After finishing The Nutcracker, Pyotr Tchaikovsky set to work on what would become his famous Symphony No. 6 in B minor, Op. 74 “Pathétique.” At the age of 53, the Russian composer had gained European fame and legendary status. Prior to beginning work on his masterpiece, Tchaikovsky traveled widely. The composer returned to his home in Klin, however, in order to work on the symphony as well as a third piano concerto (Op. 75) and eighteen piano pieces (Op. 72). Tchaikovsky’s accomplishments, fame, and work could not alleviate Tchaikovsky’s state of depression at this time, though.
His Symphony No. 6 in B minor, Op. 74 “Pathétique” demonstrates the complexities of his personal life, but does so in a calm and mysterious way. The symphony, especially movement III, portrays the difficulties of Tchaikovksy’s life and his inner troubles. It is almost a plea for people to recognize his pain.
Even though he was a busy man working on several compositions around this time, Tchaikovsky led the first performance of his Symphony No. 6 on October 16, 1893. Nine days later, the composer died. The official explanation was that he suffered from cholera due to drinking a glass of unfiltered water while dining at a restaurant.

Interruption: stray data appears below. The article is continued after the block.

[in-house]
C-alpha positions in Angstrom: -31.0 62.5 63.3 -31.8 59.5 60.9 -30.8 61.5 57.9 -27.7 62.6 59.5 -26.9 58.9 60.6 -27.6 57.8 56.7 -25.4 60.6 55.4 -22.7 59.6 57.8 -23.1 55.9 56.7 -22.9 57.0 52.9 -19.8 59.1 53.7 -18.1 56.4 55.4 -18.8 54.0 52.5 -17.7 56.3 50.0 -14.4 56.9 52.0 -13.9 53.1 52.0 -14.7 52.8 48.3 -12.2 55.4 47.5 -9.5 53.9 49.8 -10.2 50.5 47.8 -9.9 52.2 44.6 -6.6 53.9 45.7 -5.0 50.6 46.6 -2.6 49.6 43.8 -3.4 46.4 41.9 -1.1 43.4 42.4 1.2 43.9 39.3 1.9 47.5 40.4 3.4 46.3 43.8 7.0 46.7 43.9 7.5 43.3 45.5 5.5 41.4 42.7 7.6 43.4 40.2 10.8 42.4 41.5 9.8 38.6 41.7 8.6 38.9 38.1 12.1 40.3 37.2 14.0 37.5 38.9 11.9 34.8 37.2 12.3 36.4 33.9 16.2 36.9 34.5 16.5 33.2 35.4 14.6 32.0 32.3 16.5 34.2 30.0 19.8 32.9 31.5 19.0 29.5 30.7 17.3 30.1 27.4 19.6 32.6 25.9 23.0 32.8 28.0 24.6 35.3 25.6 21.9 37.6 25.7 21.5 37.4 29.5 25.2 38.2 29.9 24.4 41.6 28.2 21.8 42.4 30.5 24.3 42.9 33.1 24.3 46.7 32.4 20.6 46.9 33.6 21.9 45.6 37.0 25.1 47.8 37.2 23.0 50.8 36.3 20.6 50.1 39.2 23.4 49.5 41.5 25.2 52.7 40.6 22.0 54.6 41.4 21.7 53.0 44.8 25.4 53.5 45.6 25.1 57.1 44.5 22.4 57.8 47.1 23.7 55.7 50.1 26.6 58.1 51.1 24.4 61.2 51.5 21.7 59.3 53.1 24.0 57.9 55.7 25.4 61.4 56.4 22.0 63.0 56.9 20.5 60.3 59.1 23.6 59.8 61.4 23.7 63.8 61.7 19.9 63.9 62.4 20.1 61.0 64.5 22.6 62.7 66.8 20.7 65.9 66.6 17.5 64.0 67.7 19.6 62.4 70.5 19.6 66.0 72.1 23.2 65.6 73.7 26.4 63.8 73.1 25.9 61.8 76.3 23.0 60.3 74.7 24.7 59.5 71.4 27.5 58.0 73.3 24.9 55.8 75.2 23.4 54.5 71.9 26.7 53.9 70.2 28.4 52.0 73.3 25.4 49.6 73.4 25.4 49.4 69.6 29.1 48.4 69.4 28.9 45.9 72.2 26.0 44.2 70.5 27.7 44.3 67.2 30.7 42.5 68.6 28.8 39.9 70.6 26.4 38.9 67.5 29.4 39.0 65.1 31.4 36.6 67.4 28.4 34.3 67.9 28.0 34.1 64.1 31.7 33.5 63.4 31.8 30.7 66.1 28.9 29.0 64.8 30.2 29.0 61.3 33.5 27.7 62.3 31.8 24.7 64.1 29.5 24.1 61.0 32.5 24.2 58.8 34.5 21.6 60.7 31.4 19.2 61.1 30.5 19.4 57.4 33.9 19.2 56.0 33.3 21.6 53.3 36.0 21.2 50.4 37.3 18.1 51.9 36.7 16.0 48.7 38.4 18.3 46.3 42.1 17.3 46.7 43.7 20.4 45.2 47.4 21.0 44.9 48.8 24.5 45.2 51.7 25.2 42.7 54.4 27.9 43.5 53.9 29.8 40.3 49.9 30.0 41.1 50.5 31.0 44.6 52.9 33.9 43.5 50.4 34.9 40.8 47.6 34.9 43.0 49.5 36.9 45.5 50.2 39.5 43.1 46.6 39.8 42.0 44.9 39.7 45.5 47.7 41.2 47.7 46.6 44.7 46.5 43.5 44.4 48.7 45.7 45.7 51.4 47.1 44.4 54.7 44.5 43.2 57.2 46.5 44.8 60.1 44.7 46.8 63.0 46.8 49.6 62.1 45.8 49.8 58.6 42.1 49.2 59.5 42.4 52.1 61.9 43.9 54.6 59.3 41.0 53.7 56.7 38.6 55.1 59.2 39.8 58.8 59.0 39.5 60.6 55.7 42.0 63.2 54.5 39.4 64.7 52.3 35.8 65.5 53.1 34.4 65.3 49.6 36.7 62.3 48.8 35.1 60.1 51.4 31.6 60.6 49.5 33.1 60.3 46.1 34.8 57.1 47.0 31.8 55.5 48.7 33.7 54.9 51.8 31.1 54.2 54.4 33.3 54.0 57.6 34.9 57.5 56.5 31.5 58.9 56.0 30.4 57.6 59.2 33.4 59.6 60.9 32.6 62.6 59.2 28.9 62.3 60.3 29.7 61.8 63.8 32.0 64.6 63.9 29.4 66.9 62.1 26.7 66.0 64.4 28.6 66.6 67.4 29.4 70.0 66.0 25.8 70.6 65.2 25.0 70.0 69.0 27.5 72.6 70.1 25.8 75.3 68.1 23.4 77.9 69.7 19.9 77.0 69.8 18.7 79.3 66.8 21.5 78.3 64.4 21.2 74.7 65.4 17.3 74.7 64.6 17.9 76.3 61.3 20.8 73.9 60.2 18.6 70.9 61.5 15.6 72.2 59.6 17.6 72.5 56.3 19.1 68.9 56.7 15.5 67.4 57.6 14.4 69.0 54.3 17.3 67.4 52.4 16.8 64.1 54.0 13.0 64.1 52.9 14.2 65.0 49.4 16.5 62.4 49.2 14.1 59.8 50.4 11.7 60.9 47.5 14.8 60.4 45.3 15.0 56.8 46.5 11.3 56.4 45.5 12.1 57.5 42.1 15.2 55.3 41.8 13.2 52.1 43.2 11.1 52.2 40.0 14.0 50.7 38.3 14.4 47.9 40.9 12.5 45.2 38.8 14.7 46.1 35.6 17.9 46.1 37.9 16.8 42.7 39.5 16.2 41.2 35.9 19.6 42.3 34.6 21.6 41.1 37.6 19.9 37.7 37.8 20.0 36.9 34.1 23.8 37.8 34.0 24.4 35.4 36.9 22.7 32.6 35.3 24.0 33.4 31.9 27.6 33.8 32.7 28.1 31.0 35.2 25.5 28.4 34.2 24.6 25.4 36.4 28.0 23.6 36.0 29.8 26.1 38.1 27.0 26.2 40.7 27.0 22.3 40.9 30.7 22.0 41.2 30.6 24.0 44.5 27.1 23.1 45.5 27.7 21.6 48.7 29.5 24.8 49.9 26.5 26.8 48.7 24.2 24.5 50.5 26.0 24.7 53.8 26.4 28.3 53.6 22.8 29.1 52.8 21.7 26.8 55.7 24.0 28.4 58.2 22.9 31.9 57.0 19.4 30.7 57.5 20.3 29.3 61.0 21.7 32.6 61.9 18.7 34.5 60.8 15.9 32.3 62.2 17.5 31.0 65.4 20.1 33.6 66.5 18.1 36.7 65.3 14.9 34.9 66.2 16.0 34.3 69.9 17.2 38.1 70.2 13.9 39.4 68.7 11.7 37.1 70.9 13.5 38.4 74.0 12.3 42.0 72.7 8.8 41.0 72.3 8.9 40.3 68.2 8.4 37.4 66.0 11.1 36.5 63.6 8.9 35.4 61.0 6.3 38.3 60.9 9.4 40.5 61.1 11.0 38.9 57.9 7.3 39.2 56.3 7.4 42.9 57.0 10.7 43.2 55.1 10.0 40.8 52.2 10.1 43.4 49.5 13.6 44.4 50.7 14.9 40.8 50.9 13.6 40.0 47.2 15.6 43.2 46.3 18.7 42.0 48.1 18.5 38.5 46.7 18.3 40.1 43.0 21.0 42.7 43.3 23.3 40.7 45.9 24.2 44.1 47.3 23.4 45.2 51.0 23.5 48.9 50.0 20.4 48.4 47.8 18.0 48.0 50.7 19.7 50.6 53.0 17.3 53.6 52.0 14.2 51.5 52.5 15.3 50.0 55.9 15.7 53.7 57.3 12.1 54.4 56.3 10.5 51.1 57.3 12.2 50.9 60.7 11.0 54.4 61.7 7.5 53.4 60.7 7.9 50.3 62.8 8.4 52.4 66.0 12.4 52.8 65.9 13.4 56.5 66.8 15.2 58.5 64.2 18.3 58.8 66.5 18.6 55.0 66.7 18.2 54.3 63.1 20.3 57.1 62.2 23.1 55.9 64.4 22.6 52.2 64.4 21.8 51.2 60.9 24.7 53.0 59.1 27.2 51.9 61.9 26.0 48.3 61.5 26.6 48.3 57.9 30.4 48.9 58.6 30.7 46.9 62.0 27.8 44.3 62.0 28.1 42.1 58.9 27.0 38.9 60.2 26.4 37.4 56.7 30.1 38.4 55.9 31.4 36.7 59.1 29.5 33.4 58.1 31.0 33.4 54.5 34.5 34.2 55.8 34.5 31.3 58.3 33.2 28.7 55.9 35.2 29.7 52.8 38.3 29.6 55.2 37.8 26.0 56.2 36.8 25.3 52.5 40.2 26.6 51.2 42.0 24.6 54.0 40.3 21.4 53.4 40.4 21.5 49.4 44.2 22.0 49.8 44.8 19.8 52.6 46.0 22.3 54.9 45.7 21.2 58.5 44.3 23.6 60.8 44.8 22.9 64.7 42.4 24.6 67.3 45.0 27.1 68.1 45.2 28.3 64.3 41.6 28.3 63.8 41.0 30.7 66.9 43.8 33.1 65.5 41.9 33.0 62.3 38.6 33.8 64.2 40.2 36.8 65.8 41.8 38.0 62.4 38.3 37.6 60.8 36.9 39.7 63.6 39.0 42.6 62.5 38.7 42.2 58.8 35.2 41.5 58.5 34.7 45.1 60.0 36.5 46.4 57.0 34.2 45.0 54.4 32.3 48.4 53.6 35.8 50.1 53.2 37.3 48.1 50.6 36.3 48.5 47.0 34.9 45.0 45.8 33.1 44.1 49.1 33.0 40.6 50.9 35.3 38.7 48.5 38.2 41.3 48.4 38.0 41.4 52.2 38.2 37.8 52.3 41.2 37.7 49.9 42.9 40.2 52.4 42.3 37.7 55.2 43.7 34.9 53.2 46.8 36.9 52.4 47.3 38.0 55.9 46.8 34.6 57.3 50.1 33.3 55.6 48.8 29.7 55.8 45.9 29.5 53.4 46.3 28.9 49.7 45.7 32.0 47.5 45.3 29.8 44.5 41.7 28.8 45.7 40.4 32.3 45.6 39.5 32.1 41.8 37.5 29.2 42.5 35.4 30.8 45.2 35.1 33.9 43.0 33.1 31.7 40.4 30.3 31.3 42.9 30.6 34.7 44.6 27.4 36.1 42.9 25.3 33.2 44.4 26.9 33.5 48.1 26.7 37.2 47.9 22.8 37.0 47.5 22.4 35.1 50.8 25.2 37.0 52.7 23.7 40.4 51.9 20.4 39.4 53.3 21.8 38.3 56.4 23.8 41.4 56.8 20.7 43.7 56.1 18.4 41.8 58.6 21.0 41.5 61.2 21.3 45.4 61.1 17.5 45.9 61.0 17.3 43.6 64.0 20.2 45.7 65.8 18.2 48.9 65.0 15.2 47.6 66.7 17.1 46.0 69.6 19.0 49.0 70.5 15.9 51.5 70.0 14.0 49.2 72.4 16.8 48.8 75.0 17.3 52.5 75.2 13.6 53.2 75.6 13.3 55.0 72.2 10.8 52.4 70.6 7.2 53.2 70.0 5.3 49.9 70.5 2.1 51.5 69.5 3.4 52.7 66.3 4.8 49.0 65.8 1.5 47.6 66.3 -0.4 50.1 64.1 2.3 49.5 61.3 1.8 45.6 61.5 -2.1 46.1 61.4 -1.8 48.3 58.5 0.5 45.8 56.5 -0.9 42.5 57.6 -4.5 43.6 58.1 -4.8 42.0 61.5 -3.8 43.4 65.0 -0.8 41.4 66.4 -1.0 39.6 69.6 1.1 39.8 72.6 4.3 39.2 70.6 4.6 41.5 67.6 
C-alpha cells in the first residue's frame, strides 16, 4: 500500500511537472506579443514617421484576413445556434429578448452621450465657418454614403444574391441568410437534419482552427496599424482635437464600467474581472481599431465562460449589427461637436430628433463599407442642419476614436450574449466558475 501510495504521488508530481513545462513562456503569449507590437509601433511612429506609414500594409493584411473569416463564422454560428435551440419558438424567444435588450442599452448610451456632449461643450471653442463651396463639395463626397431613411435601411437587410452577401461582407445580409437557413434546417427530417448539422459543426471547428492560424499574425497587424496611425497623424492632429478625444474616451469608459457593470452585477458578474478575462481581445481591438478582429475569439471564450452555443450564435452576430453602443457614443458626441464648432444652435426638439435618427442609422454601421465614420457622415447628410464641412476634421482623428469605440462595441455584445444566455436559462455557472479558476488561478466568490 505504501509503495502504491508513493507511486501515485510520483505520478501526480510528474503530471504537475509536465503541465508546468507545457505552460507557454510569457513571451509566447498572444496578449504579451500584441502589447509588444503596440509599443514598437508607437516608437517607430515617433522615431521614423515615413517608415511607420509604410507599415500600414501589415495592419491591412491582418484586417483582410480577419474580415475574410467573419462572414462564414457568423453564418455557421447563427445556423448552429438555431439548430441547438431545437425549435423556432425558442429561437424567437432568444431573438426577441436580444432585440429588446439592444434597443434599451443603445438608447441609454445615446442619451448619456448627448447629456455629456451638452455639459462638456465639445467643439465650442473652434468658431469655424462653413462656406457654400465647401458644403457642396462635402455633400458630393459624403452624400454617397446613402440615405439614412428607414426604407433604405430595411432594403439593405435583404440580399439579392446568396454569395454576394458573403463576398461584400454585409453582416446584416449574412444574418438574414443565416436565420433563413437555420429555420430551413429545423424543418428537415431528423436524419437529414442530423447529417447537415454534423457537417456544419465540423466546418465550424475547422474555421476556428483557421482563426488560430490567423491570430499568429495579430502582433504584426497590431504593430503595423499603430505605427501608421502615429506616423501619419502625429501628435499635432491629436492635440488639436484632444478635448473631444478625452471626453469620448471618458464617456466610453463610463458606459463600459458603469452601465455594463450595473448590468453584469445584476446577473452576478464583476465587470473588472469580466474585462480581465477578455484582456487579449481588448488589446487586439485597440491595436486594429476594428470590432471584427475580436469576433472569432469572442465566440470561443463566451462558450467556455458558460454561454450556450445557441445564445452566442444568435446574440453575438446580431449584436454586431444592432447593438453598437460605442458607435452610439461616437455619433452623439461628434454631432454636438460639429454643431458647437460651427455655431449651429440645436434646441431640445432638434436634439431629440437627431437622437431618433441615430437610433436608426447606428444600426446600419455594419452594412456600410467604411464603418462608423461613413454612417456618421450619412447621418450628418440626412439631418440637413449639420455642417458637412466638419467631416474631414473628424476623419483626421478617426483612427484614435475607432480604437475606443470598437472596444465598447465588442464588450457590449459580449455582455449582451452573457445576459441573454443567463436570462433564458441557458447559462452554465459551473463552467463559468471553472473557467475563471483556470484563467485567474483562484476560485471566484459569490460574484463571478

The end of Tchaikovsky’s life remains mysterious and controversial. Scholars debate whether the famous composer died due to cholera or an act of suicide. The latter hypothesis derives from Tchaikovsky’s sexual orientation. As a supposed homosexual, the musician may have been influenced by his native country to kill himself. The government did not embrace homosexuality, and many fear Tchaikovsky was pressured into thoughts of suicide after rumors emerged about his relationship with the nephew of a powerful noble.
Tchaikovsky’s music — including Symphony No. 6 and earlier works like The Nutcracker and Eugene Onegin — not only shows the inner turmoil he experienced during his life, but furthermore likely provided a primary outlet as well as a source of solace.
The third movement of Tchaikovsky’s Symphony No. 6 can be heard here:
Part 1: Tchiakovsky’s Life
Part 2: Eugene Onegin
Part 3: The Nutcracker
Part 4: Symphony No. 6